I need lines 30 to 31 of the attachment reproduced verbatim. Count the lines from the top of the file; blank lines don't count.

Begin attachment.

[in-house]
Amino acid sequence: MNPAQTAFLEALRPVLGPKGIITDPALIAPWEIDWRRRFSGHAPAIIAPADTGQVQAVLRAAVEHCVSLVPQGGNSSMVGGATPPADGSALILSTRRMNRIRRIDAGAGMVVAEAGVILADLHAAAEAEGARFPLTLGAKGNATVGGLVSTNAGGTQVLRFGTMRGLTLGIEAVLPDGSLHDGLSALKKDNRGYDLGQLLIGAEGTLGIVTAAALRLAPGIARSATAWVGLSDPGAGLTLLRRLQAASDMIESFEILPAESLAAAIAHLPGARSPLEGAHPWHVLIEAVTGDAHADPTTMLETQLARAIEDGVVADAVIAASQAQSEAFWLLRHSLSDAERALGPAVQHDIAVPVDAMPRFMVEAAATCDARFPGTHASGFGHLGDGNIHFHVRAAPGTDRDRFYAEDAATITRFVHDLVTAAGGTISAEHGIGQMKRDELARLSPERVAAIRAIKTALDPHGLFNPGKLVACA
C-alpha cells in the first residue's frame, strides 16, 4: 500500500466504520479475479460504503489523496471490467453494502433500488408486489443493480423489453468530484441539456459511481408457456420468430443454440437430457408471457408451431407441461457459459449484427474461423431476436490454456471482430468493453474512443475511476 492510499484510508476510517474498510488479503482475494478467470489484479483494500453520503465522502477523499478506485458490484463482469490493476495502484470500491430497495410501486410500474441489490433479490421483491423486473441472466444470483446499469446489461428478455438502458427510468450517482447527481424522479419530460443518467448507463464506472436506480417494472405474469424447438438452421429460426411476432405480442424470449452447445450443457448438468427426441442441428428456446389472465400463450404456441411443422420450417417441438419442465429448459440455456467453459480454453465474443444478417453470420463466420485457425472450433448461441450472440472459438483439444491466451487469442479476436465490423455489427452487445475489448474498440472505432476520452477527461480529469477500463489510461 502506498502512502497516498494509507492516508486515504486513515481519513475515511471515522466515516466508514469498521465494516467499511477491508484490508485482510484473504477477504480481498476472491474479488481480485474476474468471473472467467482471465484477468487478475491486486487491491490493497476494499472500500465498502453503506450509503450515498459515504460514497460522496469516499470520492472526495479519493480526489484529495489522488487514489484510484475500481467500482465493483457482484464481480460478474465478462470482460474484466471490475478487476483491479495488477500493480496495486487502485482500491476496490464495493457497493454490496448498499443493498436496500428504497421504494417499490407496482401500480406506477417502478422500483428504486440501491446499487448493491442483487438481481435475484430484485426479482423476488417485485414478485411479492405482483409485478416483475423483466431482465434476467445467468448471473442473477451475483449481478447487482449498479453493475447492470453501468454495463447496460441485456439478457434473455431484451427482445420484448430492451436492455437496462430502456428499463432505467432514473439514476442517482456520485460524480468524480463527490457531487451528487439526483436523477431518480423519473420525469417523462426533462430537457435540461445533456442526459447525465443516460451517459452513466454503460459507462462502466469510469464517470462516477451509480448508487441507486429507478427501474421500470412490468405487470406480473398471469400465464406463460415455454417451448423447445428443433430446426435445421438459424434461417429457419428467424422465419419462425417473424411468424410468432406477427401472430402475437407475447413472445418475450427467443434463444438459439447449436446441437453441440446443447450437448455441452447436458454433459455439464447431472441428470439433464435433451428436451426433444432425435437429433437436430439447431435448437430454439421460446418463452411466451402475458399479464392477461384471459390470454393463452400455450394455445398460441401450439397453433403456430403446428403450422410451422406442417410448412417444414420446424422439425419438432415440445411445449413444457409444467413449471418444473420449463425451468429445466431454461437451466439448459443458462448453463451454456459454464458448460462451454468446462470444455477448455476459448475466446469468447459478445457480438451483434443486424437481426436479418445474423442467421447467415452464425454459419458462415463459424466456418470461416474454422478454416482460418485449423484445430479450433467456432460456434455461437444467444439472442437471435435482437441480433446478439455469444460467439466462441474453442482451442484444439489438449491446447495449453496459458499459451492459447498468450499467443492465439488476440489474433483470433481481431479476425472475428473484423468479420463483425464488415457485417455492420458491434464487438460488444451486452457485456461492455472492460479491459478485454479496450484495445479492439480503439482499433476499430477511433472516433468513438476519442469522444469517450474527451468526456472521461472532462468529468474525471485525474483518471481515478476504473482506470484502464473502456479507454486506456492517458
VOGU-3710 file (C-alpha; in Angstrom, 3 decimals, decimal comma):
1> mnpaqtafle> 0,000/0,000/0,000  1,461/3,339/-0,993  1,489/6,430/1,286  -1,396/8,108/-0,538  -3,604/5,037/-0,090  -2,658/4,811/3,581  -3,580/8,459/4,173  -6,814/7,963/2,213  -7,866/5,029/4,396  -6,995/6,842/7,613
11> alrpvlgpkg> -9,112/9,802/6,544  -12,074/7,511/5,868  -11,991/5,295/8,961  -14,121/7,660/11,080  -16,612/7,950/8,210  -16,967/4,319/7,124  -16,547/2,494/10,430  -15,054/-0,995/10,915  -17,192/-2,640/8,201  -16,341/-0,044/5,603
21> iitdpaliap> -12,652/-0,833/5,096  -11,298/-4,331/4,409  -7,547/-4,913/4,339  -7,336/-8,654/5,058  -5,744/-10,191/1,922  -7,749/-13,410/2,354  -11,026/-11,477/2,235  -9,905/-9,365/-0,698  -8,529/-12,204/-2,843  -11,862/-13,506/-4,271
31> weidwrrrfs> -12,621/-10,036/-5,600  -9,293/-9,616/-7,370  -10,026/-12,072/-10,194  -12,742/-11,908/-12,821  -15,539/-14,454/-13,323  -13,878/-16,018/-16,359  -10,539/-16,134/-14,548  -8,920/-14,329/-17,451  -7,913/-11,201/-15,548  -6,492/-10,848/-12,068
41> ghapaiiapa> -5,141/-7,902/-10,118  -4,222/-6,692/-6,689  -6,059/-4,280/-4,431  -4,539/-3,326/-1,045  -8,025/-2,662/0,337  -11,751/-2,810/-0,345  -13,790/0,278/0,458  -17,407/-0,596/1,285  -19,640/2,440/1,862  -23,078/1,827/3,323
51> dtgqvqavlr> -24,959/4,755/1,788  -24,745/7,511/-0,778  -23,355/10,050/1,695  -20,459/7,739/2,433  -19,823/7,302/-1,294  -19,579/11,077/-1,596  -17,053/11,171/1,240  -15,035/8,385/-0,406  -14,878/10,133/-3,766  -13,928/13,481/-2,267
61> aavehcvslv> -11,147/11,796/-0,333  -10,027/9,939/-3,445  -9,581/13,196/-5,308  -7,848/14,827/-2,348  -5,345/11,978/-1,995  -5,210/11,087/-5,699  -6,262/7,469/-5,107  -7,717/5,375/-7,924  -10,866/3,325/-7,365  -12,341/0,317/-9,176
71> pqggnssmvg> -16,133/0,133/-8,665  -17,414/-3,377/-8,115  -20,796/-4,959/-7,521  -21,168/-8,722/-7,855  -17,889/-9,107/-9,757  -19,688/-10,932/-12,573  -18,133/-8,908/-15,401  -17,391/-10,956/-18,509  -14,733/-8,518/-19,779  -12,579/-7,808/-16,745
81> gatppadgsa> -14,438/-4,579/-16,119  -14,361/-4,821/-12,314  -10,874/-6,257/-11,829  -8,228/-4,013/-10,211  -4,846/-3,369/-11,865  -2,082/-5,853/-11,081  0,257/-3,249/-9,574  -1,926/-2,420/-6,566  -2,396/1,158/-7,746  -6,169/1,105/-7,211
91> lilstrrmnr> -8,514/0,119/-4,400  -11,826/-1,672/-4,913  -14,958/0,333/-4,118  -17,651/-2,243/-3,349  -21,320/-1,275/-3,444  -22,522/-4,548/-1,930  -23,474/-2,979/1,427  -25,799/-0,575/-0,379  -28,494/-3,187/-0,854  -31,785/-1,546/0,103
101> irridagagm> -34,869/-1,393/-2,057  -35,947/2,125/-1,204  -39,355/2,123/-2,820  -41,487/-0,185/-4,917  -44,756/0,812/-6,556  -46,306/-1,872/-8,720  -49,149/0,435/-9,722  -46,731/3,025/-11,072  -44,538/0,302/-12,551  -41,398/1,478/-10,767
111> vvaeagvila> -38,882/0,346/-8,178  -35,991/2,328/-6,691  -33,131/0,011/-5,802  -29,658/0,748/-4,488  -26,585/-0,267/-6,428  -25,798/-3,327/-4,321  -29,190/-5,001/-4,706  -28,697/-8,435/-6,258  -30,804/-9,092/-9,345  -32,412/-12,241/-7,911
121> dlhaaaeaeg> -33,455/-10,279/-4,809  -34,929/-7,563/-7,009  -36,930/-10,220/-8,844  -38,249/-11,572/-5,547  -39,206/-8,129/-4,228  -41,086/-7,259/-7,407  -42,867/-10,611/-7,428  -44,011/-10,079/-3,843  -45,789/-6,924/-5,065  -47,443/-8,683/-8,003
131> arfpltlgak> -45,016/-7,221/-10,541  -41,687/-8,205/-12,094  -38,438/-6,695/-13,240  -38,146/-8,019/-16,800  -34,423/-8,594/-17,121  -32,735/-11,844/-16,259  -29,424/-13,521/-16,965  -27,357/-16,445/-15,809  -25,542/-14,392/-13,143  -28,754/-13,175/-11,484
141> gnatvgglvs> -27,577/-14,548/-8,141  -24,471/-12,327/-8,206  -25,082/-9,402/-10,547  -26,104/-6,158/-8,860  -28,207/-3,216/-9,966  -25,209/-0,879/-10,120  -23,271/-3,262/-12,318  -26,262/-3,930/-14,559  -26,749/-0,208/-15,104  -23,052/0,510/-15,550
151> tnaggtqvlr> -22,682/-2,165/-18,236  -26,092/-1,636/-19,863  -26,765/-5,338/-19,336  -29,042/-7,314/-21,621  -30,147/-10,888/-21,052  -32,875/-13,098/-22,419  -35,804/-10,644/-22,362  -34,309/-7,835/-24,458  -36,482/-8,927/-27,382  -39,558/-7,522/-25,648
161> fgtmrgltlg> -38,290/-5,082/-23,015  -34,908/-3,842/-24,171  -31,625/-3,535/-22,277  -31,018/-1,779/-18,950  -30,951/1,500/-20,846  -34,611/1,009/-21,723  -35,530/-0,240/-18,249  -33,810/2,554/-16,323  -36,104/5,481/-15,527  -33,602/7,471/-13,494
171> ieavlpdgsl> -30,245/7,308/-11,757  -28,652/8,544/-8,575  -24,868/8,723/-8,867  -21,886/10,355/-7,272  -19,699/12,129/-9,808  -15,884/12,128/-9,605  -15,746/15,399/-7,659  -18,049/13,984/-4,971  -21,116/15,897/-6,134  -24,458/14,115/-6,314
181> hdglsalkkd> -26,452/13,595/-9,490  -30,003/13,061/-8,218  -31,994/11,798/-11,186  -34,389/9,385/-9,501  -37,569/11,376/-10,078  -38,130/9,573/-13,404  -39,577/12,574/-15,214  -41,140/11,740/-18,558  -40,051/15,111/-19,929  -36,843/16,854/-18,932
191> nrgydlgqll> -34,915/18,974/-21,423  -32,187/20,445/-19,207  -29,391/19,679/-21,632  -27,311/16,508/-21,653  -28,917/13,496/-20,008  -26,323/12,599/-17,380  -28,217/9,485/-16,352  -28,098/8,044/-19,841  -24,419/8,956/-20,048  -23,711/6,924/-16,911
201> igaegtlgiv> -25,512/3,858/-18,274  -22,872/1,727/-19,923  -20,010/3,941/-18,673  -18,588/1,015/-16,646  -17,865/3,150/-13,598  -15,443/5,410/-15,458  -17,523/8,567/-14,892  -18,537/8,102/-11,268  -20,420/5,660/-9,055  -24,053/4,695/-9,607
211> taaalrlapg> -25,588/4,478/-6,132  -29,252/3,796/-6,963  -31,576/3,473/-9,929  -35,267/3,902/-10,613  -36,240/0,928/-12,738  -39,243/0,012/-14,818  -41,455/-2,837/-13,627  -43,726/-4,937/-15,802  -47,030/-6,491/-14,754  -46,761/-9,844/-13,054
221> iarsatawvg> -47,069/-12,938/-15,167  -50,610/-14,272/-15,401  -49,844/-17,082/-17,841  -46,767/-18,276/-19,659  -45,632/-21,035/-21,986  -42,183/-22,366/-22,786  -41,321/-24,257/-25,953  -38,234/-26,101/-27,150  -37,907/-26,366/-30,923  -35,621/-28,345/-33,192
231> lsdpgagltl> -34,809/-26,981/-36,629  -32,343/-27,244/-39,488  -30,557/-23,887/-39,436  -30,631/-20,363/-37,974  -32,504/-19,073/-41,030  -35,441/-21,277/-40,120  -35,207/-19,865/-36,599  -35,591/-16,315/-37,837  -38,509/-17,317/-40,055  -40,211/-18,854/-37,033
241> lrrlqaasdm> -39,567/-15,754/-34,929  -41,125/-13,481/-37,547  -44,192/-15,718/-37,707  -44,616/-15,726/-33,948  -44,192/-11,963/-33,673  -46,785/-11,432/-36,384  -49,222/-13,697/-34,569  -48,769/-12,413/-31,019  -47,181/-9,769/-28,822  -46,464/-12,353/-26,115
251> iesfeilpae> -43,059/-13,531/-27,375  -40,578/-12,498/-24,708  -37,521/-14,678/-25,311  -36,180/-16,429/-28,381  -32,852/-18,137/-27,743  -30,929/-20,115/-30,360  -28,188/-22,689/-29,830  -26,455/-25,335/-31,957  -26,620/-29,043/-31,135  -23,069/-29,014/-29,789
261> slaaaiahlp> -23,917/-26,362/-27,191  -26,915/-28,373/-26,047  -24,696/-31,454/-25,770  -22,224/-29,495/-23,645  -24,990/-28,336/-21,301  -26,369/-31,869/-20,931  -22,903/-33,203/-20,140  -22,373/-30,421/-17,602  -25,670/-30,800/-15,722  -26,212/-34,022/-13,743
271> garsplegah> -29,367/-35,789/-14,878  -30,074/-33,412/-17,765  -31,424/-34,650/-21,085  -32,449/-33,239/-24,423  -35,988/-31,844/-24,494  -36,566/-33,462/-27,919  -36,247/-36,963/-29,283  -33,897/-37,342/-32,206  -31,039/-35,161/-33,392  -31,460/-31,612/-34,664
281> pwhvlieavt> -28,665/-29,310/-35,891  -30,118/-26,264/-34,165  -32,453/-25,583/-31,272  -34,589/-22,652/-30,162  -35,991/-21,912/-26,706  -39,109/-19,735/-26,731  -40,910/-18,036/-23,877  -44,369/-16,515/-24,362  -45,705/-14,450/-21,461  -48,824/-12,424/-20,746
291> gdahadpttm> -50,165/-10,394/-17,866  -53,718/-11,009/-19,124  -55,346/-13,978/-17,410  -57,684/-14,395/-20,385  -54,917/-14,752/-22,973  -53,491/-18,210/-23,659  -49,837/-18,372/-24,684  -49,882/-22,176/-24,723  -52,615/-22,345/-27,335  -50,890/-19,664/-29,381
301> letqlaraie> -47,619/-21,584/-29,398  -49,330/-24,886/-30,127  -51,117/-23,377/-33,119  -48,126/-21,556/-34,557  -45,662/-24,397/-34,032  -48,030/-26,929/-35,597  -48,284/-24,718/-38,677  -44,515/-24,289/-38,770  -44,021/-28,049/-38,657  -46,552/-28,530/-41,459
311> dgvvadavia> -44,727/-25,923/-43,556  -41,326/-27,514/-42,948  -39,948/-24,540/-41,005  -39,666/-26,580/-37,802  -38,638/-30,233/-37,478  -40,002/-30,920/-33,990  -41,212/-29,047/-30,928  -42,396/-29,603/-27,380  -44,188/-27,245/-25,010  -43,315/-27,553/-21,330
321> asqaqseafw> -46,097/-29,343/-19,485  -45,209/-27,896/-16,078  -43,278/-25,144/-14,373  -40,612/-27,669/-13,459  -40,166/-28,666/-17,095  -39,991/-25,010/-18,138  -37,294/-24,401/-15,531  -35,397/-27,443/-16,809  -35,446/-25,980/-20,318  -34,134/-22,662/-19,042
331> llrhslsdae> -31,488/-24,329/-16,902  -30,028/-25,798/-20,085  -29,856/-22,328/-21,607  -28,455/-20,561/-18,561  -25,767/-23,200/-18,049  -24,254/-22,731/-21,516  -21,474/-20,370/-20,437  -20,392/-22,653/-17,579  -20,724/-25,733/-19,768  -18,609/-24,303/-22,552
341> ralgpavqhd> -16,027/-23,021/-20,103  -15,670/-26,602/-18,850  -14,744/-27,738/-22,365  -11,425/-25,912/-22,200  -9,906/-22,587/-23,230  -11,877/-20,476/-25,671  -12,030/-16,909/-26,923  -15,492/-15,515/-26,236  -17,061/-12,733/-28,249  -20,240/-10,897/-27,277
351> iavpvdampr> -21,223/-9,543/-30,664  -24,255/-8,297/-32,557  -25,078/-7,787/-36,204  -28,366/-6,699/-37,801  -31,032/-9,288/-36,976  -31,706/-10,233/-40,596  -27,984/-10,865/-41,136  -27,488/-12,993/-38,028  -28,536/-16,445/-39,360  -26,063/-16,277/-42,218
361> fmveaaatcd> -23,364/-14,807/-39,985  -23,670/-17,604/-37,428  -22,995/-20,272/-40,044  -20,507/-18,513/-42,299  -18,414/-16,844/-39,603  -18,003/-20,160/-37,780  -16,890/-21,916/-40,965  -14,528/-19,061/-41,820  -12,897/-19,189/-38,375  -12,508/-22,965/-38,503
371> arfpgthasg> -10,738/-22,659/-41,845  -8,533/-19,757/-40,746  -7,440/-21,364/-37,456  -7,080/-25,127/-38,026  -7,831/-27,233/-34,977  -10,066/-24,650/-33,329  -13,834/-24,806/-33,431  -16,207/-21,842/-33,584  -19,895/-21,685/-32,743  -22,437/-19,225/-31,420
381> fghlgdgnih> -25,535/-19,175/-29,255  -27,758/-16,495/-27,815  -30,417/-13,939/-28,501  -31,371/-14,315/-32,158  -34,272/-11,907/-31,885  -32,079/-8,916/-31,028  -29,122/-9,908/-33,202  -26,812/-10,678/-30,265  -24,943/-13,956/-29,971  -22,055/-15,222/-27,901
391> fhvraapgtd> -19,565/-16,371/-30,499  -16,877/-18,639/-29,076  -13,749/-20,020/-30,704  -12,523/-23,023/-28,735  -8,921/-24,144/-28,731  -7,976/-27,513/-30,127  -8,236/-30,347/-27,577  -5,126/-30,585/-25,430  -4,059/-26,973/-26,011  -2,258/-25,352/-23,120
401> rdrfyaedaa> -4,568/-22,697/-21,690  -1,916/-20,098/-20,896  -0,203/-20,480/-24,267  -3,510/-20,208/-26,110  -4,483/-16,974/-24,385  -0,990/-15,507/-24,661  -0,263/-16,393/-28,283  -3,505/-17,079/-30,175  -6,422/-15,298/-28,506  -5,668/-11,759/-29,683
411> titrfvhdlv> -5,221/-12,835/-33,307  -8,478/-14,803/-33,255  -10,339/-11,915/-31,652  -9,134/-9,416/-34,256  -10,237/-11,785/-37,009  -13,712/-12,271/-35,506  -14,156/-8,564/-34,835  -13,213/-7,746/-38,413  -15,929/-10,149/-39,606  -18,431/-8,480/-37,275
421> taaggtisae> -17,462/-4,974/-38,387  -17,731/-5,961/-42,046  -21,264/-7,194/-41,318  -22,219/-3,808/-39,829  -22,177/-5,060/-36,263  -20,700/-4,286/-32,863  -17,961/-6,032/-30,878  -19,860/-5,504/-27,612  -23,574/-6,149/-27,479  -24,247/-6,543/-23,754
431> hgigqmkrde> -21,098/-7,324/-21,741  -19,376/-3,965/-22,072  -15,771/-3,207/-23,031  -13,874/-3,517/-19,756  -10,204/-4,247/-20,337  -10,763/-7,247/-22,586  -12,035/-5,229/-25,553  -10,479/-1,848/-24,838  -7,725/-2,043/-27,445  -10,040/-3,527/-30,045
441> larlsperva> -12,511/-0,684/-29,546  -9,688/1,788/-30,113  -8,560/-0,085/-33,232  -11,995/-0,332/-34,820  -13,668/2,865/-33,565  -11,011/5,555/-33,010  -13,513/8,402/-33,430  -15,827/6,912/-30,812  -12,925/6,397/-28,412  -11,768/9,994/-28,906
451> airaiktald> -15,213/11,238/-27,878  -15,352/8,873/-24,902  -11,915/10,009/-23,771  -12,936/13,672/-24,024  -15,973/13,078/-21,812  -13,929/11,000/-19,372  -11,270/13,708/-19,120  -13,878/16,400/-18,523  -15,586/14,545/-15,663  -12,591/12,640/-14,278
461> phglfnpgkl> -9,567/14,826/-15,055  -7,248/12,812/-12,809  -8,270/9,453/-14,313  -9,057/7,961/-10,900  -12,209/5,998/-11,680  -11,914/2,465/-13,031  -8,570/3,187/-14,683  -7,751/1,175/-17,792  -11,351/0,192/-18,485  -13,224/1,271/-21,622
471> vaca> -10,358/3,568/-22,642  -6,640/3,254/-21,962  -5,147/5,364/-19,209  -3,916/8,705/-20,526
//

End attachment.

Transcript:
251> iesfeilpae> -43,059/-13,531/-27,375  -40,578/-12,498/-24,708  -37,521/-14,678/-25,311  -36,180/-16,429/-28,381  -32,852/-18,137/-27,743  -30,929/-20,115/-30,360  -28,188/-22,689/-29,830  -26,455/-25,335/-31,957  -26,620/-29,043/-31,135  -23,069/-29,014/-29,789
261> slaaaiahlp> -23,917/-26,362/-27,191  -26,915/-28,373/-26,047  -24,696/-31,454/-25,770  -22,224/-29,495/-23,645  -24,990/-28,336/-21,301  -26,369/-31,869/-20,931  -22,903/-33,203/-20,140  -22,373/-30,421/-17,602  -25,670/-30,800/-15,722  -26,212/-34,022/-13,743